The music business is tough. Attention and tastes can be very fickle and fleeing. That goes double for members of pop Boy Bands. Life after boy band success can be brutal. For every post-boy band solo artist who manages to break through to the mainstream (example Justin Timberlake), there are dozens and dozens of equally talented, good looking, ab-sculpted crooners who disappear into obscurity forever (see Chris Kirkpatrick, Justin Jeffre, etc). For the members of Take That, one of Britain's most successful boy bands ever, the group's breakup was so fraught with tension that no one in a million years expected to ever hear from them again. After one member of the group became a worldwide sensation, the other members decided to quietly go on with their lives in other ways. Gary Barlow, the member of Take That who wrote and sang lead on many of their hits, attempted a solo career. Unfortunately, his solo aspirations were fell on very deaf ears. Thankfully, Gary had a strong back-up plan in mind. The story of how Gary broke through the post-boy band curse to become one of the most successful songwriters on the planet with a personal net worth of $90 million is truly inspirational. All aspiring musicians better listen up, this is how it's done…
Gary Barlow was born in Frodsham, Cheshire, England on January 20, 1971. He had a clear interest in music from a young age, and would dance around in front of the television to concerts by groups like Depeche Mode. When he was ten, he asked for a keyboard and began teaching himself how to play. By his mid-teens, he was recording songs and performing on the club circuit around London. In the late 80s, he secured an agent, who then introduced him to a casting director who was building a boy band. The fact that the handsome singer with the great voice also wrote his own music, made the choice to cast him quite easy. Over the course of the next few months, the group took shape around Barlow's look, sound, and talent.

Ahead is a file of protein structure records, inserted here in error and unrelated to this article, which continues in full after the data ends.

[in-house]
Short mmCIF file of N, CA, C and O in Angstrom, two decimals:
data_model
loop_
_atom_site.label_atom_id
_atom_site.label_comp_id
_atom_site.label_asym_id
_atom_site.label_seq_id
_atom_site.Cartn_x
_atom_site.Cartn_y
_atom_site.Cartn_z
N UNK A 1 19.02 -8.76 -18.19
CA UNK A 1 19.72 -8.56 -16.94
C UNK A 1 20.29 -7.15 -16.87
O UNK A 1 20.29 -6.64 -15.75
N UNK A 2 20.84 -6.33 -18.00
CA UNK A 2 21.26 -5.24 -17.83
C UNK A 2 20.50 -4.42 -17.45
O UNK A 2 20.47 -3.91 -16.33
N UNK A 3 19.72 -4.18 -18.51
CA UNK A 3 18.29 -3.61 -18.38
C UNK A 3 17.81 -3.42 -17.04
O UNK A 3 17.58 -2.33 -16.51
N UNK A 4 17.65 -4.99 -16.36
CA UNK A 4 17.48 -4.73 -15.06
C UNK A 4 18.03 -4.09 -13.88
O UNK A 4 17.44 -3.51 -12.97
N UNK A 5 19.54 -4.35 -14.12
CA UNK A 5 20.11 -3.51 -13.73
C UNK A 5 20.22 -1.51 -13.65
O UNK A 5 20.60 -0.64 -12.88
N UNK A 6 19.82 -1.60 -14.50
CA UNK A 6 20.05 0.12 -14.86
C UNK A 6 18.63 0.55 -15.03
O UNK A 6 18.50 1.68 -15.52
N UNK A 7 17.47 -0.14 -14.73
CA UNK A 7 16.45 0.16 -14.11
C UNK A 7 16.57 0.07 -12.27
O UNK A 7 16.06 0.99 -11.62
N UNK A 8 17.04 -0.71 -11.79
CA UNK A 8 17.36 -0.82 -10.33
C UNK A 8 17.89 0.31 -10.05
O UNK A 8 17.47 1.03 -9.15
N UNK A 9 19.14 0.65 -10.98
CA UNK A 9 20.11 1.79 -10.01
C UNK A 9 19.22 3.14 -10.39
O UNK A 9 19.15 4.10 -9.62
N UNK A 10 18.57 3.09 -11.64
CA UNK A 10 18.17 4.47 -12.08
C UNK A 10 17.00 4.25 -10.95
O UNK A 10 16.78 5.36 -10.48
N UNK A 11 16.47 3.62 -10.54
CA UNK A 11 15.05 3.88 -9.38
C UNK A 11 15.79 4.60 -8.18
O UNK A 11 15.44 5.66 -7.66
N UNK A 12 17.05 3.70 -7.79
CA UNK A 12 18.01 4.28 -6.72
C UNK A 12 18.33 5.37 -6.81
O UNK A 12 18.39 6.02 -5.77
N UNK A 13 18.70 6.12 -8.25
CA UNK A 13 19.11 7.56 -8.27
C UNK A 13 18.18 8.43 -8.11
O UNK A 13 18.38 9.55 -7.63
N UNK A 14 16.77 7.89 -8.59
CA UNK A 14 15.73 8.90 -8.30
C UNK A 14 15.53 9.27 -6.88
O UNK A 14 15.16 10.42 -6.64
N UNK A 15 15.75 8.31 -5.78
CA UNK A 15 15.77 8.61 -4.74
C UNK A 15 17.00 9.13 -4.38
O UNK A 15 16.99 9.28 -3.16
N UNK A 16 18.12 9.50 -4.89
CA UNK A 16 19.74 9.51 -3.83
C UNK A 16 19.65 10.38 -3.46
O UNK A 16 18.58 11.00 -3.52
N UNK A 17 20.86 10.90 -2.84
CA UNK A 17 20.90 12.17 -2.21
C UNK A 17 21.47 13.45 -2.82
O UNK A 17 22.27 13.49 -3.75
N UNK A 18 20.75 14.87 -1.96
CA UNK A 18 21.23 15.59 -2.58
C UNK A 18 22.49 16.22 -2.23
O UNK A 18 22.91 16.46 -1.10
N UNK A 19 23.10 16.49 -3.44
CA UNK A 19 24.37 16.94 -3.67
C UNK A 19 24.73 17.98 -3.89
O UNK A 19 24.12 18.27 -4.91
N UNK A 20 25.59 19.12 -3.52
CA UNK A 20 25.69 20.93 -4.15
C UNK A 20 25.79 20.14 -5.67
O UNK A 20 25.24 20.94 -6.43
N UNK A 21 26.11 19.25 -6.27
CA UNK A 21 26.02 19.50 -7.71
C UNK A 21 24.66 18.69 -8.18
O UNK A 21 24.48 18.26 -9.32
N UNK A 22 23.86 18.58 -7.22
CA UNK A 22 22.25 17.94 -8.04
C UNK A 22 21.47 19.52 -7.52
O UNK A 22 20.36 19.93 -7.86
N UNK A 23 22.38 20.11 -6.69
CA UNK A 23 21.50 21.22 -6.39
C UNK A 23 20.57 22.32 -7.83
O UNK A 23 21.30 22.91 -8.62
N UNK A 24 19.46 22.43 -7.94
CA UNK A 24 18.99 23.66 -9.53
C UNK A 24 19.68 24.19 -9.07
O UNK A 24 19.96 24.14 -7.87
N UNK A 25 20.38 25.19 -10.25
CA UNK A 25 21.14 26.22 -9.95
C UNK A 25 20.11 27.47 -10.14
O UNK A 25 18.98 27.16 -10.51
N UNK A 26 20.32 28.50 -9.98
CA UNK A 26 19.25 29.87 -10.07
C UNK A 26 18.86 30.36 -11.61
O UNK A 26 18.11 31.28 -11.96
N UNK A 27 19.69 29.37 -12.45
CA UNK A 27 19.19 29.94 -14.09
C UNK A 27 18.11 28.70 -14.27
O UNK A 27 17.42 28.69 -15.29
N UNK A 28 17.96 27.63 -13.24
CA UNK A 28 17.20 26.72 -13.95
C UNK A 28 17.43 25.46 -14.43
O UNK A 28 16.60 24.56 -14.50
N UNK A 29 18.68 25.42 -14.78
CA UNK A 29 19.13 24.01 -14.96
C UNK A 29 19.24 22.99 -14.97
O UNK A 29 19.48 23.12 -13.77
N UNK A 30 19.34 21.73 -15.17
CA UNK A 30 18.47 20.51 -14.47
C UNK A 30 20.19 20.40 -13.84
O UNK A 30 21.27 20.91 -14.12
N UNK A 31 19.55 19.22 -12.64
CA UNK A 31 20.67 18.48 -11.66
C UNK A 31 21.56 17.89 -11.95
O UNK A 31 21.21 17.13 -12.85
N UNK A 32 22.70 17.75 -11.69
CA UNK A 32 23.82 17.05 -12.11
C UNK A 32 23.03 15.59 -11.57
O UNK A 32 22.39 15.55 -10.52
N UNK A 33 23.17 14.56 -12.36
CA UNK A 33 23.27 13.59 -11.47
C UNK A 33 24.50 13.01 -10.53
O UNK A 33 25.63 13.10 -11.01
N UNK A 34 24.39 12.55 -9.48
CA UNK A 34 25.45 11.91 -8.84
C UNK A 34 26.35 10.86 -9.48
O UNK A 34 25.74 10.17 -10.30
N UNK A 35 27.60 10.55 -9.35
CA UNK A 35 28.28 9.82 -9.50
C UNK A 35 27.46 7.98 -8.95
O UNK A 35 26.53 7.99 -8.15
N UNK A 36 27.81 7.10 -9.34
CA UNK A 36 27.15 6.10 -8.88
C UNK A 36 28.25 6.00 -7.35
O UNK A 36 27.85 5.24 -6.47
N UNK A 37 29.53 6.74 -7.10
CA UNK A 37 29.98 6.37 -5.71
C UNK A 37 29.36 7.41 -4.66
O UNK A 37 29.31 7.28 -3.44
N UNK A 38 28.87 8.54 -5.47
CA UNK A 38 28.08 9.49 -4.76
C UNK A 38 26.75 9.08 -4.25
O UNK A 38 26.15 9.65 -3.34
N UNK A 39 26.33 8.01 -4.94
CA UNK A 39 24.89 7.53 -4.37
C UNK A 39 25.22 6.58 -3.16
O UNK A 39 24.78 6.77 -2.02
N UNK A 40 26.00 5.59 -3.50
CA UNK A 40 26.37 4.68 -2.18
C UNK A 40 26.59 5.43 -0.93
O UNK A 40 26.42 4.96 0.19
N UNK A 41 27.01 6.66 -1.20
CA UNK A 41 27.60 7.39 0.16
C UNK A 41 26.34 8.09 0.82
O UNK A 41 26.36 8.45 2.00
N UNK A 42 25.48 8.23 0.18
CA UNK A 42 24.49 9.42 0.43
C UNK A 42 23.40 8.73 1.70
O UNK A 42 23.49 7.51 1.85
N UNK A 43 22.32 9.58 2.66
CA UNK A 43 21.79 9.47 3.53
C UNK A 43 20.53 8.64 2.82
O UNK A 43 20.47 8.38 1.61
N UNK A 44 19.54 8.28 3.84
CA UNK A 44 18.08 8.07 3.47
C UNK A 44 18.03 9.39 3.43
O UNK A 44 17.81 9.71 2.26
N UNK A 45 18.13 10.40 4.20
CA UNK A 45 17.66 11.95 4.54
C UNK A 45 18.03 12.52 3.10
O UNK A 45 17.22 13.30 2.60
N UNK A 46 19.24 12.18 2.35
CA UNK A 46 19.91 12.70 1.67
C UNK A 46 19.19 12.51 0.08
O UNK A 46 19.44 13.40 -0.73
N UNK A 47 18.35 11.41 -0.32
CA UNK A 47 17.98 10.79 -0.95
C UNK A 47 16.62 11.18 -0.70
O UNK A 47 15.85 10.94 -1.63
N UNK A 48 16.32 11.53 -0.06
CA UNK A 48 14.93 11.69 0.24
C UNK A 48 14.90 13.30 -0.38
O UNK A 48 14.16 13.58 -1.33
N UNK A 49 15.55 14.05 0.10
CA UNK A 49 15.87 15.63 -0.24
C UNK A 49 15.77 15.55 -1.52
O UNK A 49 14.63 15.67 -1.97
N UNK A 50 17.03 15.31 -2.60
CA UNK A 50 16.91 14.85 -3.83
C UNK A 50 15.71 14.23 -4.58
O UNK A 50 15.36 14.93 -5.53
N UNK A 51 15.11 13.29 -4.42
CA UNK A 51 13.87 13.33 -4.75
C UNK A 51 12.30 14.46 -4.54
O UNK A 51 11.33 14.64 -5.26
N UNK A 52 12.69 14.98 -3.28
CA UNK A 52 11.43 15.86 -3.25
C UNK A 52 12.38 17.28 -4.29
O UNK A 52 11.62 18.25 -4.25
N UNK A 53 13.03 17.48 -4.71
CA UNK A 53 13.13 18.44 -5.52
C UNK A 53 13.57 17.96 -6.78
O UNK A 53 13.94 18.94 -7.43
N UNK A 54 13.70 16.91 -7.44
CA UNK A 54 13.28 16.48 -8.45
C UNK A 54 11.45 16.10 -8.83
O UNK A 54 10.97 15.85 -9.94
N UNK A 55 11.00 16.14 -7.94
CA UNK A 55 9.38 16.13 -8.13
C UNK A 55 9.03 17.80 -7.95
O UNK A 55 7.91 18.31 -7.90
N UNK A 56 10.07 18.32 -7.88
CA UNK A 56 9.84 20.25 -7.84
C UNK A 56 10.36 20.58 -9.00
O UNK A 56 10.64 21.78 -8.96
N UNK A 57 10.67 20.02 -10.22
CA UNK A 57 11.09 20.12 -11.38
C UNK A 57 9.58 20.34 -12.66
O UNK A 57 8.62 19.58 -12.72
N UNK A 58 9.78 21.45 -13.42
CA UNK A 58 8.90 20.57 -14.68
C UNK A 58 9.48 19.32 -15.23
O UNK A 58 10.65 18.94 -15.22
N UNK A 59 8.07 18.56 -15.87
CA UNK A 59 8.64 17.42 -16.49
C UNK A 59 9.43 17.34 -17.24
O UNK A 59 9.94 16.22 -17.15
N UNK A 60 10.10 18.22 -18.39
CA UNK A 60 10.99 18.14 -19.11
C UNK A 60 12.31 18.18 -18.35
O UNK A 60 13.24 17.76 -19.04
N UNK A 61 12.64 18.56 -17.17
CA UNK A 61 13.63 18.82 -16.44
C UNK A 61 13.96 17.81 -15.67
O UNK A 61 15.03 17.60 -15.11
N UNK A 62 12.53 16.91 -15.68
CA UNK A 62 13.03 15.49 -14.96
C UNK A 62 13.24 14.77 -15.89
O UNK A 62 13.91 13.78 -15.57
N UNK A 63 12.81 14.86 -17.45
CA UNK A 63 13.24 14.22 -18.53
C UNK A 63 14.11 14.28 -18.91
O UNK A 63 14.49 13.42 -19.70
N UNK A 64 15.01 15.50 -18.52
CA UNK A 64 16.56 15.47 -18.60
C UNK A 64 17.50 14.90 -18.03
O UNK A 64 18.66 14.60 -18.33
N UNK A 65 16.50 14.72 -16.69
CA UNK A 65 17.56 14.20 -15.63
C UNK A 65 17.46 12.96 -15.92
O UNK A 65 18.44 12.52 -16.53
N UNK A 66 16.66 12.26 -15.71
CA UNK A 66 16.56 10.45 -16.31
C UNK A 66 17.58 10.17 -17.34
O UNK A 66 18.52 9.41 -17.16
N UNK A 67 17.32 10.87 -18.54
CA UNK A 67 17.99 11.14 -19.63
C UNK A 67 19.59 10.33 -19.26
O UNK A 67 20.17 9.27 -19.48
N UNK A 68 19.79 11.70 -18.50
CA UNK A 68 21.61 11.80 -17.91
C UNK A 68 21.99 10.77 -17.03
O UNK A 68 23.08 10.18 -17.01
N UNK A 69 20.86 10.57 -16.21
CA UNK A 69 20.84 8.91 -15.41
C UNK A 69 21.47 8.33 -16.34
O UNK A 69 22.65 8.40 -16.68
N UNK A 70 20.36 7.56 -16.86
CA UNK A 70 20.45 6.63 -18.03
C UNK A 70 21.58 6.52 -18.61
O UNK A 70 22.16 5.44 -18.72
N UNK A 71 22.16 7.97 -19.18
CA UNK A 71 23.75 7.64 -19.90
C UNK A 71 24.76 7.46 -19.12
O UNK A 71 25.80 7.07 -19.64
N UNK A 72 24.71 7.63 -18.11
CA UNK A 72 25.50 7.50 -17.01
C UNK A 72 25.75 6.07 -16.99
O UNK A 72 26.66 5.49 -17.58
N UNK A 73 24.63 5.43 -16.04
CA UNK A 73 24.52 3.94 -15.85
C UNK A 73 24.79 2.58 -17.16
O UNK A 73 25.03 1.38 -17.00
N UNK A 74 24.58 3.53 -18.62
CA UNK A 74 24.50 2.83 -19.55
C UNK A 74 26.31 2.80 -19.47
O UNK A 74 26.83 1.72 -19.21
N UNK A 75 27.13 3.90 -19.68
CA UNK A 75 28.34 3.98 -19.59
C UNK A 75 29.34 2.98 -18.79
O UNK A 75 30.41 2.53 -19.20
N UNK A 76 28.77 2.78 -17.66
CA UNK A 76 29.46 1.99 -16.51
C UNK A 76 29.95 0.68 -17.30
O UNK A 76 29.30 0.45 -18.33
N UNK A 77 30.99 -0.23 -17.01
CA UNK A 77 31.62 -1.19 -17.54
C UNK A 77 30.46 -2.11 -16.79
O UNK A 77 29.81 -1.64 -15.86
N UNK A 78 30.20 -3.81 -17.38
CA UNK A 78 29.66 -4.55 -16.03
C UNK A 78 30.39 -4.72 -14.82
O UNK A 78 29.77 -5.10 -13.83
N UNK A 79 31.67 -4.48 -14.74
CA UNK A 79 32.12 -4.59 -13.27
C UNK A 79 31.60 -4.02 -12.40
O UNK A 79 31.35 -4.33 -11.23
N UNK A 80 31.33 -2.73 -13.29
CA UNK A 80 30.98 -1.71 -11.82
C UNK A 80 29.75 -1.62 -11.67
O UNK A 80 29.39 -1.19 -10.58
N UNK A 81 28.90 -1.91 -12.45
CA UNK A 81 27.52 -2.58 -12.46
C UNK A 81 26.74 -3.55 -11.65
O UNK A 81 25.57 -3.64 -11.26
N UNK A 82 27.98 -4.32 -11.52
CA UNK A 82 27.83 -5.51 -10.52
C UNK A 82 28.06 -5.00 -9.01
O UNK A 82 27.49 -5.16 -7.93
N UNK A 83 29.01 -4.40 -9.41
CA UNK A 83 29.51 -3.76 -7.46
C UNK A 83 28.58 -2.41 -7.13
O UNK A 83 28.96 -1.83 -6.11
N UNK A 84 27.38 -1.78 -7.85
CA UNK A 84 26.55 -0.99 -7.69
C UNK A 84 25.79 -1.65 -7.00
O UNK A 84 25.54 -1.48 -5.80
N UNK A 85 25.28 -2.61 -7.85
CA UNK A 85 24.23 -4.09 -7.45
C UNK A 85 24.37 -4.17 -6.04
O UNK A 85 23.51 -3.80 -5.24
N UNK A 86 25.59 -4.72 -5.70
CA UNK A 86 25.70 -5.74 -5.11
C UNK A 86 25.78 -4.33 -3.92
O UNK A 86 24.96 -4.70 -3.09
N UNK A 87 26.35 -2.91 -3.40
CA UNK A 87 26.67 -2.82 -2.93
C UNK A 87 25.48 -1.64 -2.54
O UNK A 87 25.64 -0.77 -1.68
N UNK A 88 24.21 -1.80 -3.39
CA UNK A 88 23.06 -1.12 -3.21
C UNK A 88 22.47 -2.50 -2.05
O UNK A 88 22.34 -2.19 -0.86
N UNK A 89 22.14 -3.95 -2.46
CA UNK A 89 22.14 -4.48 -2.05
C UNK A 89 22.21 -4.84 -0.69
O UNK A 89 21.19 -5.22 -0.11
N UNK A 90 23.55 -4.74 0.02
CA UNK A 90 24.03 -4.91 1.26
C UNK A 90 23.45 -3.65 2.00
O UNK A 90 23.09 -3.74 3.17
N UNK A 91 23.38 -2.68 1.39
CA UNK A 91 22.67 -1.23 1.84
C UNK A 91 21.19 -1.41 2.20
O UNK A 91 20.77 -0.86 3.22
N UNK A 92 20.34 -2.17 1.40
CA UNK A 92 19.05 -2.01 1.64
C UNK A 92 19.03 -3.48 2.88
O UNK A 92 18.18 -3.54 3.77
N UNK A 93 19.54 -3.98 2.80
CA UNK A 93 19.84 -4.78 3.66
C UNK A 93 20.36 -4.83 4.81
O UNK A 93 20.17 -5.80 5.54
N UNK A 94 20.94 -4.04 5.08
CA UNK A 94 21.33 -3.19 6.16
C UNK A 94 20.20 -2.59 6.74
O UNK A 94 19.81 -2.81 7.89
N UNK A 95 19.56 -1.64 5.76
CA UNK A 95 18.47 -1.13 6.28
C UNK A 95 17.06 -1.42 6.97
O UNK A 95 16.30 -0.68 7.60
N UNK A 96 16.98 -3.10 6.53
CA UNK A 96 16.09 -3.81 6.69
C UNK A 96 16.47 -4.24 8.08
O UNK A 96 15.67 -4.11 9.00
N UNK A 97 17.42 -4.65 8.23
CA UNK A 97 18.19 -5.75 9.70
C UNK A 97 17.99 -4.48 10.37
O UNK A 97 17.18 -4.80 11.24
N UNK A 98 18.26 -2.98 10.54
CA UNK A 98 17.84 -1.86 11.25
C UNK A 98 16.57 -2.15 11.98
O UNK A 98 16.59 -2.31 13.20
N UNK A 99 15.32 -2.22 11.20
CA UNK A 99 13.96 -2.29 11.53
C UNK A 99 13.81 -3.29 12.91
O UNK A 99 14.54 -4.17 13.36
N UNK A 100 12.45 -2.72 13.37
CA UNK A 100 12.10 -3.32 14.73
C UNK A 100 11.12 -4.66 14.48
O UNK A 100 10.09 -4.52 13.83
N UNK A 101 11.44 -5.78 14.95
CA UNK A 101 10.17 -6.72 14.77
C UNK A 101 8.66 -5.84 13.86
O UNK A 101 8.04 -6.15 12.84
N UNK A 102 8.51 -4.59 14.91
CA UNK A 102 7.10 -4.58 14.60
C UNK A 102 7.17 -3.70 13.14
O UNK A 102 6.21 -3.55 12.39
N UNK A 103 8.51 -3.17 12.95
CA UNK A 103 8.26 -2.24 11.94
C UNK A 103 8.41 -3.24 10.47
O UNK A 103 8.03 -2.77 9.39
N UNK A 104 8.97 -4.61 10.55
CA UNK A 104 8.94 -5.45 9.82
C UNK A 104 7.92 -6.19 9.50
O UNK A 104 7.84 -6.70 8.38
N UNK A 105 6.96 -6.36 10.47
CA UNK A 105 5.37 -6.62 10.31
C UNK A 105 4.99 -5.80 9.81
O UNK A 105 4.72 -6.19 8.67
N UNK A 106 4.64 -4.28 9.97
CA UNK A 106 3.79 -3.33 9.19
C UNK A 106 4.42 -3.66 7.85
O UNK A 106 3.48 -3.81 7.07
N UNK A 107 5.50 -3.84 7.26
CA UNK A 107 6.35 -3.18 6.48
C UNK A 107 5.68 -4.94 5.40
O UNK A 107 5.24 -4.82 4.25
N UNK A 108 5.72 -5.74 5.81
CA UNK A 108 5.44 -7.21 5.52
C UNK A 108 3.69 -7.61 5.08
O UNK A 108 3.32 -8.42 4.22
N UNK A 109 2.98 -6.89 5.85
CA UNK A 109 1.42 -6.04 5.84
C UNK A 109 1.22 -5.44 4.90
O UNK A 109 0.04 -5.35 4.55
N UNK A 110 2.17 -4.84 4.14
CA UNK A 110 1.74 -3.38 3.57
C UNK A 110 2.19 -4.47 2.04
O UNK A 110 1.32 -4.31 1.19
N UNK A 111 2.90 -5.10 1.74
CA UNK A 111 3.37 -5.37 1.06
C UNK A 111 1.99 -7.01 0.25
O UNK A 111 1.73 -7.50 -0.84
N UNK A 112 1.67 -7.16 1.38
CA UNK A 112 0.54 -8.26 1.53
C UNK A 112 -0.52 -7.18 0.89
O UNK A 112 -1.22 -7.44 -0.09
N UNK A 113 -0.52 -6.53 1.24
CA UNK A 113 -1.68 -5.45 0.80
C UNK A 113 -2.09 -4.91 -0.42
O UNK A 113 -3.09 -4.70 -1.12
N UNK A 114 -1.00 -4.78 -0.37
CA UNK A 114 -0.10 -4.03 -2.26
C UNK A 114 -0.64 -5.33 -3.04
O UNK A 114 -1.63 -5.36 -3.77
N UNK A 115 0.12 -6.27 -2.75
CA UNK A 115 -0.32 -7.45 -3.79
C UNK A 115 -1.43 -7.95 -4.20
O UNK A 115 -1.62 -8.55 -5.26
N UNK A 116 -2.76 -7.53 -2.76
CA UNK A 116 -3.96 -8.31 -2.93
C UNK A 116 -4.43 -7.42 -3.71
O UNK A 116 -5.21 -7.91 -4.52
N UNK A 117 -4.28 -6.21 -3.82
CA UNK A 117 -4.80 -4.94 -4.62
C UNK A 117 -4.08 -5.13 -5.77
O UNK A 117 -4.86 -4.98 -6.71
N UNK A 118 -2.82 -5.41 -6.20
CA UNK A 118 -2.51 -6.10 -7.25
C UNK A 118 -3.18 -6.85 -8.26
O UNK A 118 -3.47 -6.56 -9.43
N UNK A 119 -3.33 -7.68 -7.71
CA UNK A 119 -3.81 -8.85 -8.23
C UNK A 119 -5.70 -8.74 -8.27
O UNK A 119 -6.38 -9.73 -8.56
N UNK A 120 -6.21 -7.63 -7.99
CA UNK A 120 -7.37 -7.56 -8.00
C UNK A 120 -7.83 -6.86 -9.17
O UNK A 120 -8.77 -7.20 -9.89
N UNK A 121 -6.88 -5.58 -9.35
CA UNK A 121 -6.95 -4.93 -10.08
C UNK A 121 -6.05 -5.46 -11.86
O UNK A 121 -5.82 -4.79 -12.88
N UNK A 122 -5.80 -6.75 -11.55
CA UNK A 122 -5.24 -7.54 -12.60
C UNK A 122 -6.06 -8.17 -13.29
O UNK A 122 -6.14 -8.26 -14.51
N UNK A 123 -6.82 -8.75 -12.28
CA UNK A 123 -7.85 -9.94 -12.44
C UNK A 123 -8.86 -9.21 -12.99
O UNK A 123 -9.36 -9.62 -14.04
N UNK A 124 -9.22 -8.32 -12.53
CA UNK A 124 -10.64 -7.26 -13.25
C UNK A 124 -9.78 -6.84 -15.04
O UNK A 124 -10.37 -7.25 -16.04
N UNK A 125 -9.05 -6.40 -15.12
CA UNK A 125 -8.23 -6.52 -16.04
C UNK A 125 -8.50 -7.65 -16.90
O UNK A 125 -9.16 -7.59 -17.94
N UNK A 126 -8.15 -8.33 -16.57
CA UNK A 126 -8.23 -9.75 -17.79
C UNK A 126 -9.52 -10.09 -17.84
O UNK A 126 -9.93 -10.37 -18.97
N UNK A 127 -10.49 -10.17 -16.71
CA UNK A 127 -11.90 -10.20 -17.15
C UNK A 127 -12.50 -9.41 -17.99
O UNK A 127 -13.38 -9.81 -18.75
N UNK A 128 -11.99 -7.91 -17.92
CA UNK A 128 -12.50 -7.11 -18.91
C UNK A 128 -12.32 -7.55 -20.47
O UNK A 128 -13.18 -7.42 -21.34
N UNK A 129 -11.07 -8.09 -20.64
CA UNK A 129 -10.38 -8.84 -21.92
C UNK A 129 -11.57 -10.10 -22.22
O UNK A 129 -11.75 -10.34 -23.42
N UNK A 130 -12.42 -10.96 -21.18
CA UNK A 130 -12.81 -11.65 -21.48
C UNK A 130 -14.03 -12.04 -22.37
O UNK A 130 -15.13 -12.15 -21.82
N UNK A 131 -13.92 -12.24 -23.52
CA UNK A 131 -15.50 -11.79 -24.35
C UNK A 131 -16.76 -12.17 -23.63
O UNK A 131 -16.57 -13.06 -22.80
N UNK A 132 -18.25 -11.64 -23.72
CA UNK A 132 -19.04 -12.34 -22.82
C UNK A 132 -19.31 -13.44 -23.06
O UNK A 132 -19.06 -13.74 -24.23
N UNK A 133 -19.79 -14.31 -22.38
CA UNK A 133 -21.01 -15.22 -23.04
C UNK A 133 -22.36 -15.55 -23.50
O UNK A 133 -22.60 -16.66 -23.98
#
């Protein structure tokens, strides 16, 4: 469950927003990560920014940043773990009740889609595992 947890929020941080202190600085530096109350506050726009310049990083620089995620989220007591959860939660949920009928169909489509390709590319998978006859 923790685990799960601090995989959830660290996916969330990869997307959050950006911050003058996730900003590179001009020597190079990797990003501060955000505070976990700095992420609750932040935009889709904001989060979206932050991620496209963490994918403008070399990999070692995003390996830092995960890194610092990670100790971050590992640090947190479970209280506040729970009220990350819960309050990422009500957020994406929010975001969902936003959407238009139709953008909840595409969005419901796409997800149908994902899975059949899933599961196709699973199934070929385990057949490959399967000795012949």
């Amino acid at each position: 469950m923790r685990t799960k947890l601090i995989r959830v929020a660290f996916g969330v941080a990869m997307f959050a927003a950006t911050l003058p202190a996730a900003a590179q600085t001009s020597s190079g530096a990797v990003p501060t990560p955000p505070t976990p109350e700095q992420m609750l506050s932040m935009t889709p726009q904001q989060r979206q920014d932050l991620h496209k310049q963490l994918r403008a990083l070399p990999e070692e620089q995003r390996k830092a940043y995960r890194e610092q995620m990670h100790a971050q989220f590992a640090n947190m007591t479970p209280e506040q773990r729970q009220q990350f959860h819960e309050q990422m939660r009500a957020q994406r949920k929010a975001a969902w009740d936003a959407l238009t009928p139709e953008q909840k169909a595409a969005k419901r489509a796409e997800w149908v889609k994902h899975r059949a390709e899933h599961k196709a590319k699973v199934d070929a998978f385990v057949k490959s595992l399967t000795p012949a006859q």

By late 1989, Take That, made up of Gary Barlow, Howard Donaldson, Jason Orange, Mark Owen, and Robbie Williams, was poised to take over the airwaves. They spent the next few years building up their audience and cementing their sound, and then released their first album, "Take That and Party" in 1992. A large portion of the album was written by Gary Barlow, and spawned the Top 40 hits, "Promises", "It Only Takes a Minute", "I Found Heaven", "A Million Love Songs", and "Could It Be Magic". "Promises" and "A Million Love Songs", two of the tracks written by Barlow, caused UK-area producers to watch the pop star just a little more closely. Take That was on their way to superstardom, fueled by Gary Barlow's addictive tunes.
The following year, they released, "Everything Changes". With their second album, Barlow took over primary writing duties, and what resulted was a string of hit tracks. The album debuted at #1 on the UK charts, and netted Take That four #1 singles, "Everything Changes", "Pray", "Relight My Fire", and "Babe", and two more Top 10 hits. Five of Take That's hit tracks were written by Gary Barlow. "Everything Changes" still holds the record for the number of #1 singles from a single album by any UK group. Now the UK music scene was really beginning to pay attention to the boy band singer/songwriter. He won the first of his many Ivor Novello Awards for Songwriting, when he received the "Songwriter of the Year Award" in 1993. His track, "Pray", subsequently won Best Contemporary Song. The release of the third Take That album, "Nobody Else", was so widely anticipated, that the album's first single was released almost two months in advance of the album. At the time, that was not common practice. "Back for Good", the first single, was again written by Barlow. It was an instant hit, reaching #1 in the UK and #7 on the US Billboard charts. "Nobody Else" featured two more #1 singles for the group, and Barlow walked away with three more Ivor Novello Songwriting Awards.